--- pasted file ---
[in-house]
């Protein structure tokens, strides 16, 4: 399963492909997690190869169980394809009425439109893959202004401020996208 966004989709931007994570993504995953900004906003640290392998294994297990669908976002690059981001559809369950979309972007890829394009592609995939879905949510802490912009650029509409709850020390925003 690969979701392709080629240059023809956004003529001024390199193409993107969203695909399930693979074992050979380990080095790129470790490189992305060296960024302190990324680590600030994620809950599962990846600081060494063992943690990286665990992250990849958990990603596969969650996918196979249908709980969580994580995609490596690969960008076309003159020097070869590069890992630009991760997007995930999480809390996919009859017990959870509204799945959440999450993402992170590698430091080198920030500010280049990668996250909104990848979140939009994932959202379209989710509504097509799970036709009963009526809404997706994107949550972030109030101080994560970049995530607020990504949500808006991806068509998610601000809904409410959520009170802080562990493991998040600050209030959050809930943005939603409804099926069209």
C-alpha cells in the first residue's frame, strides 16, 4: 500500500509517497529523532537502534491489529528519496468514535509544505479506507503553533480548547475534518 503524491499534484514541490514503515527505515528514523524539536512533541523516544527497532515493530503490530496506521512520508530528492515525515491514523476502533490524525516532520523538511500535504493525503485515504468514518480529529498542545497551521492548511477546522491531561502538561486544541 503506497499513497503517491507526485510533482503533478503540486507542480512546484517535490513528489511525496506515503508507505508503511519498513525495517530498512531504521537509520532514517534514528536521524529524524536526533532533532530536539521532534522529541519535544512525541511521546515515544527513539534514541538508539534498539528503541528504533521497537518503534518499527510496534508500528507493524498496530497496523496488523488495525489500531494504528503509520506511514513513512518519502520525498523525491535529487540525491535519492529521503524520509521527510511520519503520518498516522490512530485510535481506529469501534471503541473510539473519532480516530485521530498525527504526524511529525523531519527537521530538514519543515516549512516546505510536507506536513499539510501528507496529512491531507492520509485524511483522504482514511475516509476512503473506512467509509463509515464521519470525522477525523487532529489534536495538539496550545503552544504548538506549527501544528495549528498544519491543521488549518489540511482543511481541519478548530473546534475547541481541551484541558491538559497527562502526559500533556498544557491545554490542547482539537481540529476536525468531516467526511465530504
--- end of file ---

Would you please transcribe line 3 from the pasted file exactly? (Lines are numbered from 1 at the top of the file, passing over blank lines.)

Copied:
C-alpha cells in the first residue's frame, strides 16, 4: 500500500509517497529523532537502534491489529528519496468514535509544505479506507503553533480548547475534518 503524491499534484514541490514503515527505515528514523524539536512533541523516544527497532515493530503490530496506521512520508530528492515525515491514523476502533490524525516532520523538511500535504493525503485515504468514518480529529498542545497551521492548511477546522491531561502538561486544541 503506497499513497503517491507526485510533482503533478503540486507542480512546484517535490513528489511525496506515503508507505508503511519498513525495517530498512531504521537509520532514517534514528536521524529524524536526533532533532530536539521532534522529541519535544512525541511521546515515544527513539534514541538508539534498539528503541528504533521497537518503534518499527510496534508500528507493524498496530497496523496488523488495525489500531494504528503509520506511514513513512518519502520525498523525491535529487540525491535519492529521503524520509521527510511520519503520518498516522490512530485510535481506529469501534471503541473510539473519532480516530485521530498525527504526524511529525523531519527537521530538514519543515516549512516546505510536507506536513499539510501528507496529512491531507492520509485524511483522504482514511475516509476512503473506512467509509463509515464521519470525522477525523487532529489534536495538539496550545503552544504548538506549527501544528495549528498544519491543521488549518489540511482543511481541519478548530473546534475547541481541551484541558491538559497527562502526559500533556498544557491545554490542547482539537481540529476536525468531516467526511465530504